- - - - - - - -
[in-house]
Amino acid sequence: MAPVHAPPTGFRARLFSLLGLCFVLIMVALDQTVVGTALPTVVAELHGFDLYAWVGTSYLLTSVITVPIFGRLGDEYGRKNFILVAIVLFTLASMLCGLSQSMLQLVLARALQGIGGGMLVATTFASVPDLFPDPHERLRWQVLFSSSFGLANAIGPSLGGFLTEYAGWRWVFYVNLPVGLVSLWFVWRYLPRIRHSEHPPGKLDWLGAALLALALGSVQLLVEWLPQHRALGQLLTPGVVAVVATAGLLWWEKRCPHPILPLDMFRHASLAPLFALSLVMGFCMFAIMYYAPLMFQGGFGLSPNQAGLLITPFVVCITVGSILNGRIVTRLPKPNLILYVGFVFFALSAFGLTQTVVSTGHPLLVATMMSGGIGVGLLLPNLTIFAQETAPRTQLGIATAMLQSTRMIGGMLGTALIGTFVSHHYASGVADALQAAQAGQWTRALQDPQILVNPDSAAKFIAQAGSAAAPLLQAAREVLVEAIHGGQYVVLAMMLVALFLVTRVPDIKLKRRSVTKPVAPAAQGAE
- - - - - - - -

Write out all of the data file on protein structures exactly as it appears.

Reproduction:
[in-house]
Amino acid sequence: MAPVHAPPTGFRARLFSLLGLCFVLIMVALDQTVVGTALPTVVAELHGFDLYAWVGTSYLLTSVITVPIFGRLGDEYGRKNFILVAIVLFTLASMLCGLSQSMLQLVLARALQGIGGGMLVATTFASVPDLFPDPHERLRWQVLFSSSFGLANAIGPSLGGFLTEYAGWRWVFYVNLPVGLVSLWFVWRYLPRIRHSEHPPGKLDWLGAALLALALGSVQLLVEWLPQHRALGQLLTPGVVAVVATAGLLWWEKRCPHPILPLDMFRHASLAPLFALSLVMGFCMFAIMYYAPLMFQGGFGLSPNQAGLLITPFVVCITVGSILNGRIVTRLPKPNLILYVGFVFFALSAFGLTQTVVSTGHPLLVATMMSGGIGVGLLLPNLTIFAQETAPRTQLGIATAMLQSTRMIGGMLGTALIGTFVSHHYASGVADALQAAQAGQWTRALQDPQILVNPDSAAKFIAQAGSAAAPLLQAAREVLVEAIHGGQYVVLAMMLVALFLVTRVPDIKLKRRSVTKPVAPAAQGAE